Posted in Life Musings, This is real life.

Zoom out.

Proper focus is something that alludes even the best of us. Like taking a picture of yourself with your phone in the mirror, we know that things aren’t always going to come out looking complimentary because we’re using a bad technique.

This is a super-old pic from college, but it illustrates my point PERFECTLY.
This is a super-old pic from college, but it illustrates my point PERFECTLY.

See? Not good. You can’t even tell that I’m wearing a Coco Crisp shirt (the most delightfully named baseball player to ever live, btw). To get a truly good picture of what you’re looking at, you need to use the right equipment and the right…perspective. Too far away and you can’t get a good look at yourself. Same problem with getting too close – you can’t see all of you.

Take a couple of weeks ago, for example. I spent an hour and a half in a “focus group” about insurance, and I swear, half the time was spent complaining about politics, money, or the weather.

Really. The weather.

And perhaps my fellow group members were having trouble focusing on our questions because we were all came in focused on the $100 gift card we were going to get at the end of the evening.

These past couple of weeks, I’ve struggled to keep my focus on the positive.

This isn’t new for me at work: it’s a constant struggle, because when the kids are being awesome, the adults normally aren’t. But when the adults have their shit together, you can bet that it’s time for one of my kids to get arrested…or at least cuss me out in class. Or, you know, it’s today and there’s drama from all sides. Party party party.

Now, however, I find this problem filtering into my personal life. And even though I know where it’s coming from, and why I find it harder to deal with than usual right now (and no, it’s not because last week was Valentine’s Day), that doesn’t change how I feel. If only my emotional and logical sides could live in harmony.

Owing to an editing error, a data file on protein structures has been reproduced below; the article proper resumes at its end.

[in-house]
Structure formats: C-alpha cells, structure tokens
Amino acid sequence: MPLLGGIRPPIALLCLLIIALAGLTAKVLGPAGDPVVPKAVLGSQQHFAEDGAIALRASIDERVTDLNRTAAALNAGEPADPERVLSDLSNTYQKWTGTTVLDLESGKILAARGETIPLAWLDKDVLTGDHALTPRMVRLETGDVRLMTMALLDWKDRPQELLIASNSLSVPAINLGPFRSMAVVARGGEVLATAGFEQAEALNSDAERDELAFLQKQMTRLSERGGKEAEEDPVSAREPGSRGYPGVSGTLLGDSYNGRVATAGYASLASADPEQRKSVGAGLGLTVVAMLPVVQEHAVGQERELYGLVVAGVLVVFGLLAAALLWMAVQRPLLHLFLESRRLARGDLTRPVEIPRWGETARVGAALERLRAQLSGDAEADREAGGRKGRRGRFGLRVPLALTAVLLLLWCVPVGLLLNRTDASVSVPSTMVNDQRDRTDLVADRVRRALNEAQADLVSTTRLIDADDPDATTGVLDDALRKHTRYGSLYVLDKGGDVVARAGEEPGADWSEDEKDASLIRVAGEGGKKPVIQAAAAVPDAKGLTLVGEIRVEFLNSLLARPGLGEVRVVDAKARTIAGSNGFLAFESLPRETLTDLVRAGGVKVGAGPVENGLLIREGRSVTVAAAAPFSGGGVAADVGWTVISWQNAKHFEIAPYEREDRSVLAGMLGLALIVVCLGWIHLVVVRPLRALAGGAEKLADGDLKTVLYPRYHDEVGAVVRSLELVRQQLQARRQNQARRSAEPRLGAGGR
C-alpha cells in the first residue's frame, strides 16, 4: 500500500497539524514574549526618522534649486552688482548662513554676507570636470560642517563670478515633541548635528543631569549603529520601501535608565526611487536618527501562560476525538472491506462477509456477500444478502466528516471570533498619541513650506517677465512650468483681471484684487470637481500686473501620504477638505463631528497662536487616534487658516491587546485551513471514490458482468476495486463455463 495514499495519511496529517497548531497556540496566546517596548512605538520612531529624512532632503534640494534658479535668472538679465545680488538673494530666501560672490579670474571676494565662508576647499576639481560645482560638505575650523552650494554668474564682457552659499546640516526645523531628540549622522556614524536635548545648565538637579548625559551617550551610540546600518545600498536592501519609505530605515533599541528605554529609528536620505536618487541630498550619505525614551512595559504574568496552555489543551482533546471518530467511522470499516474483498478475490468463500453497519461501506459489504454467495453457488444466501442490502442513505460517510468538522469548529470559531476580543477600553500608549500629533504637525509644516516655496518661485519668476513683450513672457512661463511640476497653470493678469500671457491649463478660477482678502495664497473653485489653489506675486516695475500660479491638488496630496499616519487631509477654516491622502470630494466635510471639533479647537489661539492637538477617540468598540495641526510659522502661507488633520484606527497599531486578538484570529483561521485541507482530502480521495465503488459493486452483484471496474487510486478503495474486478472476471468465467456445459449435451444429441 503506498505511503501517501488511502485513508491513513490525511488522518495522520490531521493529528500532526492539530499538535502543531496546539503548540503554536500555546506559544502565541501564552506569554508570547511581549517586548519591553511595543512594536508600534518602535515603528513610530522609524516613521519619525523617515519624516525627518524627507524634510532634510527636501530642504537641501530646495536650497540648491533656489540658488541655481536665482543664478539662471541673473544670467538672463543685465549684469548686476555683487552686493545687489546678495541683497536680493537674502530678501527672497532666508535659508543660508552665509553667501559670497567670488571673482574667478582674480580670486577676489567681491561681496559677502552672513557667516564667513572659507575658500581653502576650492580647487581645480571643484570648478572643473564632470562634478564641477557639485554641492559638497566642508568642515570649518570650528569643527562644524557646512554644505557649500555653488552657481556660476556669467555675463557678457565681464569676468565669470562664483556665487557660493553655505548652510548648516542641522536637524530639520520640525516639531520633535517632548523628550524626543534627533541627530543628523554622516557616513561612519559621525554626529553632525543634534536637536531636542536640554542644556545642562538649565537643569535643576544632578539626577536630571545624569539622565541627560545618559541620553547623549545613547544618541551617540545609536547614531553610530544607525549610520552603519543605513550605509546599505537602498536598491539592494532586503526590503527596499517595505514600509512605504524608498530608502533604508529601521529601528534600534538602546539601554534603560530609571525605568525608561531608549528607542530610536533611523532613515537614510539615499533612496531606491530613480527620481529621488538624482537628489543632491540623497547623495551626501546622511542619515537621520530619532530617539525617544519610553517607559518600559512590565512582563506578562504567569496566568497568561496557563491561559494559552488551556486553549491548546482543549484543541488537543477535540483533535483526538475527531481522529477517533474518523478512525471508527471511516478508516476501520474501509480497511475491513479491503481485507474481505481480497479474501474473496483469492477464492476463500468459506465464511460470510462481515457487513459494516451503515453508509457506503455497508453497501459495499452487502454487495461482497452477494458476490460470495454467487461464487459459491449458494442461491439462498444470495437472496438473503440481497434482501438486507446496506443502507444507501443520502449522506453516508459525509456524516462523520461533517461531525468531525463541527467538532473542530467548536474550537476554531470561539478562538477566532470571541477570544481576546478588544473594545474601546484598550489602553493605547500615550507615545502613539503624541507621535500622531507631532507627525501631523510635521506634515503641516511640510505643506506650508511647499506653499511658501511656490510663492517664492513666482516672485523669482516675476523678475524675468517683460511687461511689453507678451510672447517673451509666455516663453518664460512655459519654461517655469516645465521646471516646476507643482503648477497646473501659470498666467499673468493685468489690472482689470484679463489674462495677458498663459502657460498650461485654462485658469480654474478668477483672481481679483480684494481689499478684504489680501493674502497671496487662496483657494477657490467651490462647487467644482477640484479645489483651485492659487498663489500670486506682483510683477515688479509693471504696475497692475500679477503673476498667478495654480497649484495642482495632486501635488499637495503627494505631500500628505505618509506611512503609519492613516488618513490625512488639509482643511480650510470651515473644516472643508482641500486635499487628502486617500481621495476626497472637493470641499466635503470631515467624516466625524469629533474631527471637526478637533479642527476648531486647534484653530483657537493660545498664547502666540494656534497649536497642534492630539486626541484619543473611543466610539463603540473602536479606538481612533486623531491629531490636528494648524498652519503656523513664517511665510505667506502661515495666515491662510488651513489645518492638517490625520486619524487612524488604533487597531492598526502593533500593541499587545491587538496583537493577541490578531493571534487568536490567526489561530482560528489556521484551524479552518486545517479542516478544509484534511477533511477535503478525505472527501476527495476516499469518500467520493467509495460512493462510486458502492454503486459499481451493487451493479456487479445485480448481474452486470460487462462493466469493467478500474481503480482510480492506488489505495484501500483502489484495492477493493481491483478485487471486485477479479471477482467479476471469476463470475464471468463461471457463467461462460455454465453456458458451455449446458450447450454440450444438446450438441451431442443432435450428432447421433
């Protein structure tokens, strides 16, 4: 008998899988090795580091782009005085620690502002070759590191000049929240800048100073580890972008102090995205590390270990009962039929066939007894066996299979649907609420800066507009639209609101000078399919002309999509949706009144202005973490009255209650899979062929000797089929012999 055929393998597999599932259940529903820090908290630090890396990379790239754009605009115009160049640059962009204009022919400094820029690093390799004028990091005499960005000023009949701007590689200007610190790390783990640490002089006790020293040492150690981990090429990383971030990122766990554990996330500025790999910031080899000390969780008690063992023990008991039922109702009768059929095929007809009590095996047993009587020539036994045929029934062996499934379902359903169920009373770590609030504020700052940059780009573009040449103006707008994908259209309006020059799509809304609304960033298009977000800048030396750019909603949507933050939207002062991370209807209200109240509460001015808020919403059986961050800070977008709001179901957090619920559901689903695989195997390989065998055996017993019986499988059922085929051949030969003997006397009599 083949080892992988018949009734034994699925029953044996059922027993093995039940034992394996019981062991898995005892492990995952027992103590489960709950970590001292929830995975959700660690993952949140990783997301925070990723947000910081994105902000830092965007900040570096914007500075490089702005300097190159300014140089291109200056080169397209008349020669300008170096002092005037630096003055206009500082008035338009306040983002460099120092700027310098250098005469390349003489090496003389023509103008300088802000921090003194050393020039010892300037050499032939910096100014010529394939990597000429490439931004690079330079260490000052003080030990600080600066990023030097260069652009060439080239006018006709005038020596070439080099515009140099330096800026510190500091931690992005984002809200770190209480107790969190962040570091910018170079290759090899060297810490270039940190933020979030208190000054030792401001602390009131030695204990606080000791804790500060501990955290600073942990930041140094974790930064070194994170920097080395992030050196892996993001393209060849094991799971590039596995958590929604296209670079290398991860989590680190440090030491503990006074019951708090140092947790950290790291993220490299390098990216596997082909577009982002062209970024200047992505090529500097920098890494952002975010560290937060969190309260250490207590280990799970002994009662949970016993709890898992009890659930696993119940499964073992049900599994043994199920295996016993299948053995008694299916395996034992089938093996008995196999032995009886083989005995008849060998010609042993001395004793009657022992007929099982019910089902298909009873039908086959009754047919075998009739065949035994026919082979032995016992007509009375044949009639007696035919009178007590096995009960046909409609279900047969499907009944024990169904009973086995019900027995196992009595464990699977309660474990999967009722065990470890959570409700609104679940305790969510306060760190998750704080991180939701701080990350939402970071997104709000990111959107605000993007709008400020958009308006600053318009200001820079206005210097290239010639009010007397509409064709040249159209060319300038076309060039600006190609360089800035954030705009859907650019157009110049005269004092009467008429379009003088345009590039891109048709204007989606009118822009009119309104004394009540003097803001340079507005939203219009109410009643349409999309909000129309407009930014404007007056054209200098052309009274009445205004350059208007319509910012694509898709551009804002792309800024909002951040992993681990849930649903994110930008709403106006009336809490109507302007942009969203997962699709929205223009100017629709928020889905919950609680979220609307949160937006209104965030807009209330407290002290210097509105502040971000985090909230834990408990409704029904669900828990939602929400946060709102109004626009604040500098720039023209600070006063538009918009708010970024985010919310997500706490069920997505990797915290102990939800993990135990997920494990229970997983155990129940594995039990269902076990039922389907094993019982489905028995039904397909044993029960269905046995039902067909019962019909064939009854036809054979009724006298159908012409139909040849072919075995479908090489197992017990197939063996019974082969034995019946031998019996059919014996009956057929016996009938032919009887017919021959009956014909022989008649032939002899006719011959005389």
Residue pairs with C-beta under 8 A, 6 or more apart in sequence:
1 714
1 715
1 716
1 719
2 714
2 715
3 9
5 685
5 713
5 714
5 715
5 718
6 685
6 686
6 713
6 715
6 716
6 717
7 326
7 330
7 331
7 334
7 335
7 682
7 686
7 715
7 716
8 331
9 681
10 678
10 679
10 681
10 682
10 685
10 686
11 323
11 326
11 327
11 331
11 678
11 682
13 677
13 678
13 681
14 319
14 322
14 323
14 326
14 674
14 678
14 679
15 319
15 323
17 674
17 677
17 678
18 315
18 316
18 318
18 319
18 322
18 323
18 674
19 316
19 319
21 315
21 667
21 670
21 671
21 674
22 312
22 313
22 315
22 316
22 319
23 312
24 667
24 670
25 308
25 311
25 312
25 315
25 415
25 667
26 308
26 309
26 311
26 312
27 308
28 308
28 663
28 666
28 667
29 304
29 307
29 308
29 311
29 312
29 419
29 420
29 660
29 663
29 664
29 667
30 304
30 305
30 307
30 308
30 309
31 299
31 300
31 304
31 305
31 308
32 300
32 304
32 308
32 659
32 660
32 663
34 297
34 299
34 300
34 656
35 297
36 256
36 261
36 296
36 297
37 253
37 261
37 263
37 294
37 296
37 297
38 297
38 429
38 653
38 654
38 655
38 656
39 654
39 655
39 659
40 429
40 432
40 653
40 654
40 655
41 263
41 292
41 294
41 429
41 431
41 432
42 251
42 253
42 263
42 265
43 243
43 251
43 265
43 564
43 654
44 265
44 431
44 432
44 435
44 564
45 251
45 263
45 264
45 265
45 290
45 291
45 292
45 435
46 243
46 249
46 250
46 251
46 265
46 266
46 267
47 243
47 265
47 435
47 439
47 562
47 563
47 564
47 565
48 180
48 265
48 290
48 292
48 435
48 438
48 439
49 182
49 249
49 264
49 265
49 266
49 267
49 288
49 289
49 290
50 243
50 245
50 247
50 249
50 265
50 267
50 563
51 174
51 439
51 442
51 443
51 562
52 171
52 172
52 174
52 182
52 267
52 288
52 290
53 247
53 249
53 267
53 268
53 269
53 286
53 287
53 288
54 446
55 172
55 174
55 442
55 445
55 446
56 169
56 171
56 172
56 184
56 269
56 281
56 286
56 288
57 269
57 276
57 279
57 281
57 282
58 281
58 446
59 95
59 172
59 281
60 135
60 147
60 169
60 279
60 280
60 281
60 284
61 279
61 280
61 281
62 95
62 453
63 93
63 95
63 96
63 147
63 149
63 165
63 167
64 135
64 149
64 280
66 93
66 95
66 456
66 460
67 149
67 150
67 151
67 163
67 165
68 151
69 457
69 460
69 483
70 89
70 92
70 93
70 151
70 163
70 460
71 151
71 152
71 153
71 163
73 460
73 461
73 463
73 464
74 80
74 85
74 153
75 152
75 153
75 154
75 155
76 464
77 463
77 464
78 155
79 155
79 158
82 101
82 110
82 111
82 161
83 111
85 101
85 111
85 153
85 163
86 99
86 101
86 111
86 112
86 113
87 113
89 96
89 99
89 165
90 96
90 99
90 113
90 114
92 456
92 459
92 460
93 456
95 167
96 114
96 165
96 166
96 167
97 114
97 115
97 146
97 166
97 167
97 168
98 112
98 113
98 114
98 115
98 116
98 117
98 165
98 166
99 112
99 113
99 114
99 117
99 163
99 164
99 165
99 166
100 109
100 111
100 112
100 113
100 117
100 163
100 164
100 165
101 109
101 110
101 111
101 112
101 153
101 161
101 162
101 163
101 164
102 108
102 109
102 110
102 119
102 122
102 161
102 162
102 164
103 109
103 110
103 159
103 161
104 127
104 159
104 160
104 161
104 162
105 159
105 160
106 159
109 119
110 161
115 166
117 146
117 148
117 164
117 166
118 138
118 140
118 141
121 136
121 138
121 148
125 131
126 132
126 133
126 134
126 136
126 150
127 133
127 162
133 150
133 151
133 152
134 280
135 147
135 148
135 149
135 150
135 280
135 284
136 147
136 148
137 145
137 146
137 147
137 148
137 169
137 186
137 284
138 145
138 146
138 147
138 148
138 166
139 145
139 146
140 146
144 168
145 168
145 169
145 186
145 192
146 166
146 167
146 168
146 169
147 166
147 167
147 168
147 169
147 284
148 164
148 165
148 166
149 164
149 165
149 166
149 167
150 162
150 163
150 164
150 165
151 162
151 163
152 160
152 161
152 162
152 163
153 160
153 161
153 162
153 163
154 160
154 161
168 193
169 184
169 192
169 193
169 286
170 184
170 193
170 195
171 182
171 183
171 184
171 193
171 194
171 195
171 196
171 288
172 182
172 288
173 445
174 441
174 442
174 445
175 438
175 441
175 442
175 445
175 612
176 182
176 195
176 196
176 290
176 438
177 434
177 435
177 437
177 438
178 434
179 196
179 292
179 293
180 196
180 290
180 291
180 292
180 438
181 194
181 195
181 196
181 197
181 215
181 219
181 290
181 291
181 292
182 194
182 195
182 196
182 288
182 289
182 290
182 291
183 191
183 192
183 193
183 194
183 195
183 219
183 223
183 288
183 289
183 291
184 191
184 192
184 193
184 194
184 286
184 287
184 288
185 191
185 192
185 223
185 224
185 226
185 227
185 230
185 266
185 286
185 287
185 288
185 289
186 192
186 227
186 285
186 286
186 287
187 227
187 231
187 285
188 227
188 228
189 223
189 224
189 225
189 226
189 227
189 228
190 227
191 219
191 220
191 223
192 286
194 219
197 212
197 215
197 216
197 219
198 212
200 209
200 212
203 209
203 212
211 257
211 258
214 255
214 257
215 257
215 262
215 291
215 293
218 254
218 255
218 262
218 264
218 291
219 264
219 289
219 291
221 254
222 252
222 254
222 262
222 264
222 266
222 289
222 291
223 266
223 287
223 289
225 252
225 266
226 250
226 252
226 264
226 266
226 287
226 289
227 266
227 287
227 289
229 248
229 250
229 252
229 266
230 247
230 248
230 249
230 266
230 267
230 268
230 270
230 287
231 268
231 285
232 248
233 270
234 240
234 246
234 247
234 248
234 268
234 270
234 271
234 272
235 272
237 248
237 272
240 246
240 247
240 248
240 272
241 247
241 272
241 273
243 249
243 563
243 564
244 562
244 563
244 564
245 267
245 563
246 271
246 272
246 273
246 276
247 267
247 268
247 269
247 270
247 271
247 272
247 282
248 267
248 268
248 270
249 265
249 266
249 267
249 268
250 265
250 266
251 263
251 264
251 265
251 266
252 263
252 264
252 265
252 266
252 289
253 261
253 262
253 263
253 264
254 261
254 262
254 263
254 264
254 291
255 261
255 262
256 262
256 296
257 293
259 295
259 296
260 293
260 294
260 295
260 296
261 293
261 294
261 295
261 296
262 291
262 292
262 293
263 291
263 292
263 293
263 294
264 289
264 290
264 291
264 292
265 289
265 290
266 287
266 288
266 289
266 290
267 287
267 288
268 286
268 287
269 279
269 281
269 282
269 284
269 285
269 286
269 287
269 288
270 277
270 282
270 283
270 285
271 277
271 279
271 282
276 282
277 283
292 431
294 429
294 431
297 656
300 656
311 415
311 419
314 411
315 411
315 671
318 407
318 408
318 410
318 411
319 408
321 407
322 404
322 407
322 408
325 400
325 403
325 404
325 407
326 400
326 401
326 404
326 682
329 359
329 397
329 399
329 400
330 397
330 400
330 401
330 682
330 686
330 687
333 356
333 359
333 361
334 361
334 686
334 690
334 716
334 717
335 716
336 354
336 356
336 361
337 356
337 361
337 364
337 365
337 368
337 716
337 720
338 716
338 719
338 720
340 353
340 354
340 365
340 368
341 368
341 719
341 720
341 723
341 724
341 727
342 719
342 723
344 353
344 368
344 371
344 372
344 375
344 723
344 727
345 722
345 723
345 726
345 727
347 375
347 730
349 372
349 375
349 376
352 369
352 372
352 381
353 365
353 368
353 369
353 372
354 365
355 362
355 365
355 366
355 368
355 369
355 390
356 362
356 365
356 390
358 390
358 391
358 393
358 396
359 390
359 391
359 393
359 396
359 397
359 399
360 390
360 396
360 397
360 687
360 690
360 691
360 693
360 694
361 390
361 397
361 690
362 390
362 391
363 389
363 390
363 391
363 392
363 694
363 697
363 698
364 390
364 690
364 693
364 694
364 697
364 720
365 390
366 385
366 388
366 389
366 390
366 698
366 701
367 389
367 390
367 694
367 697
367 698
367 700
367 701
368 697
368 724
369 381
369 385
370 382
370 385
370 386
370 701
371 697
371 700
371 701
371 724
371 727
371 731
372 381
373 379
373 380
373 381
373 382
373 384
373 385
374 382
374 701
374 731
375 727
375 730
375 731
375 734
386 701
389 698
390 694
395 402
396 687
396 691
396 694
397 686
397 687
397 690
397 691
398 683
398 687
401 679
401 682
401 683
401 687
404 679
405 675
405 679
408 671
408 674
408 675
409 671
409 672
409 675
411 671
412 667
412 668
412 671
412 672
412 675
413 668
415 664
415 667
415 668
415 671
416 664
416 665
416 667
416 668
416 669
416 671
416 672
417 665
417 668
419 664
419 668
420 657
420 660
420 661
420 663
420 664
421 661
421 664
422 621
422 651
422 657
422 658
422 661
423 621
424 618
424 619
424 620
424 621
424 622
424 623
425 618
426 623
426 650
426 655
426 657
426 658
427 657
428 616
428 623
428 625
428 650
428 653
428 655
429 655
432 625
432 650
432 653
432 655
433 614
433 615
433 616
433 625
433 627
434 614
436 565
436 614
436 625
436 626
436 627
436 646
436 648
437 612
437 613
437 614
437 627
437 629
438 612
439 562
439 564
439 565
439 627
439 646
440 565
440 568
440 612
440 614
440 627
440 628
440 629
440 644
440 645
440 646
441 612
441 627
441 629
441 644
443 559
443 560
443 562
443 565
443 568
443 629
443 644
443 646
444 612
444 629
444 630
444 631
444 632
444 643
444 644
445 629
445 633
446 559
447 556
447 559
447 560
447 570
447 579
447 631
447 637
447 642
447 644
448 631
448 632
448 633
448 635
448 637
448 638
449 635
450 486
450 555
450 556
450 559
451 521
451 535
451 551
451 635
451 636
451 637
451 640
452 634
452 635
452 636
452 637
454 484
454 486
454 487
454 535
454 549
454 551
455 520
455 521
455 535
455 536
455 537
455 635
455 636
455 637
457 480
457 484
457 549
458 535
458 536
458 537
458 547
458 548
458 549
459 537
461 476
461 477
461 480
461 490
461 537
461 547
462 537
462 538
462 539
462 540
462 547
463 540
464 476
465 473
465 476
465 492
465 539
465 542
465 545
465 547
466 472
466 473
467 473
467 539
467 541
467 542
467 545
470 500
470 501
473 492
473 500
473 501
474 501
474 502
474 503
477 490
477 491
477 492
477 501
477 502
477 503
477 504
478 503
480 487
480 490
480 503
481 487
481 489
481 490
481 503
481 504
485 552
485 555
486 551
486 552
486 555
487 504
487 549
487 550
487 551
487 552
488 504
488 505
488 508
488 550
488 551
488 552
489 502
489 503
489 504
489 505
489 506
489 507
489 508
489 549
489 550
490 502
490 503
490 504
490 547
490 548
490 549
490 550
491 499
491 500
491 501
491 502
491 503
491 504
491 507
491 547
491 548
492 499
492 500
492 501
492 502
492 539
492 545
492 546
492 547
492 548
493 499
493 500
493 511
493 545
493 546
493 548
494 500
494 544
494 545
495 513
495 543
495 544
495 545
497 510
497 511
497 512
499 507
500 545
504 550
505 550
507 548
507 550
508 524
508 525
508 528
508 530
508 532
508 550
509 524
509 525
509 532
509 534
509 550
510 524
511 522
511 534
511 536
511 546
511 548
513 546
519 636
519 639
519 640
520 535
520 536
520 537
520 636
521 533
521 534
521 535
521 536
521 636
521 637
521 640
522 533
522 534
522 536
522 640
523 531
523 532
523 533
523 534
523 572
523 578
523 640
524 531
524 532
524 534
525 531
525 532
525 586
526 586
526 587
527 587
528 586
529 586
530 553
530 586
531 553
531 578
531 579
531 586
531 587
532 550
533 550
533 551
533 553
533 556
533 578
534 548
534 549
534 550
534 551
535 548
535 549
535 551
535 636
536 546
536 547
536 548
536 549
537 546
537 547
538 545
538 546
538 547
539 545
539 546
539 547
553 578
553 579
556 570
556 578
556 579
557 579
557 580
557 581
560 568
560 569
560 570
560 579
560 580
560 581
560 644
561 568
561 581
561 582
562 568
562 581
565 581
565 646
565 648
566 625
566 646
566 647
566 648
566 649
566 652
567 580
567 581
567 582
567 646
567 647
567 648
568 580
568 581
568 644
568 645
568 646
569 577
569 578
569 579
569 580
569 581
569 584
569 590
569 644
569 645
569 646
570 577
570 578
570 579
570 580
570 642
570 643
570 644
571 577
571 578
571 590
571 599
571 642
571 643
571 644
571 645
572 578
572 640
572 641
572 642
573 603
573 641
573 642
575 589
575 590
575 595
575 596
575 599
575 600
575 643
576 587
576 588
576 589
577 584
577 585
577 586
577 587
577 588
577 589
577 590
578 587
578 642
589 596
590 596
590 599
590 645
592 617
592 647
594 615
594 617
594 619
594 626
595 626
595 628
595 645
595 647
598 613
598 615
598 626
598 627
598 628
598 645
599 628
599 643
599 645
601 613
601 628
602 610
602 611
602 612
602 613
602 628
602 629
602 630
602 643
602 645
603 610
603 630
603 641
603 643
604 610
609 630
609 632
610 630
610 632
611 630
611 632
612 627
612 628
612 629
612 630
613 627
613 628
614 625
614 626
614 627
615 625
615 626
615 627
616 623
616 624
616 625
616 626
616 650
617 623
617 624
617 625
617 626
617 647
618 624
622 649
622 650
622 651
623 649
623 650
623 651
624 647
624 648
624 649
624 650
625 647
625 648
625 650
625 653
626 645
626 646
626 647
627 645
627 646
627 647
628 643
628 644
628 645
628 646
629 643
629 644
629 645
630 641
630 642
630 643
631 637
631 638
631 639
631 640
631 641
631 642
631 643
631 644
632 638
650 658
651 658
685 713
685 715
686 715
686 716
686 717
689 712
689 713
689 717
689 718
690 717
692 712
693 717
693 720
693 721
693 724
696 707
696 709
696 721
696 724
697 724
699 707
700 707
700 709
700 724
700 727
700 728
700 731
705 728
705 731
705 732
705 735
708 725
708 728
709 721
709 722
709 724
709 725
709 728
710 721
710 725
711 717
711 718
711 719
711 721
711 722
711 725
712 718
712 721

I doubt that will happen soon, which is fantastic news for my therapist.

In all seriousness, I need to keep looking at the big picture instead of the tiny details that are in front of me.



The tiny details of my life right now include the following: living on a strict budget, wearing clothes that are way too big or a little too tight, having too much paperwork to keep track of, fighting to keep things I deserve, wanting to paint my kitchen when it’s too cold to open the windows, missing my far-away friends, and suffering from a lack of friends at the same point in their lives no matter where they are geographically.

But the big picture? Totally different.

Let’s zoom out 4-8 months to find: my Harry Potter-themed 26th birthday party, celebrating my first year of home ownership, a completed TV-bar in the kitchen and self-made picnic table in the patio, accompanying scars from finishing those two projects to make me more interesting, hitting up Vegas with my sis and bestie(s?), and hopefully owning clothes that fit now that my size has stabilized a little.

Zoom out even further to a year from now, and we find me: filling out my application to have my loans forgiven by the government, applying for grad school and a transfer to a high school position (best case scenario: only one works out so I don’t have to make a tough call), credit card debt under $500, and actually exercising regularly- a lofty goal for my clumsy, unathletic self.

Of course, we could zoom waaaaay the eff out to 5 years or more and find me sitting with a remodeled bathroom, a paid-off car, more photos from international trips on my wall, and hopefully a different job, because the past month or so has really changed my perspective on whether or not I’m valued for who I am where I am.

Now, you may notice that I don’t mention a lot of people facts here. And that’s because you can’t control others, as much as we may want to at times, you can only control yourself. So my real picture may feature tons of new friends or a few old ones…maybe even a significant other or two. Who knows? That’s the surprise part of my future, but if I like all the rest, then I’ll be happy. And happy people attract other happy people. So I’ll be good to go if I can just get through this spring.

Clearly, I need to spend less time asking for closeups and think about artistic framing. It can only improve my outlook.



We seek to learn, and when academics do not present the answers, we look inside our own beautiful imaginations for the key.

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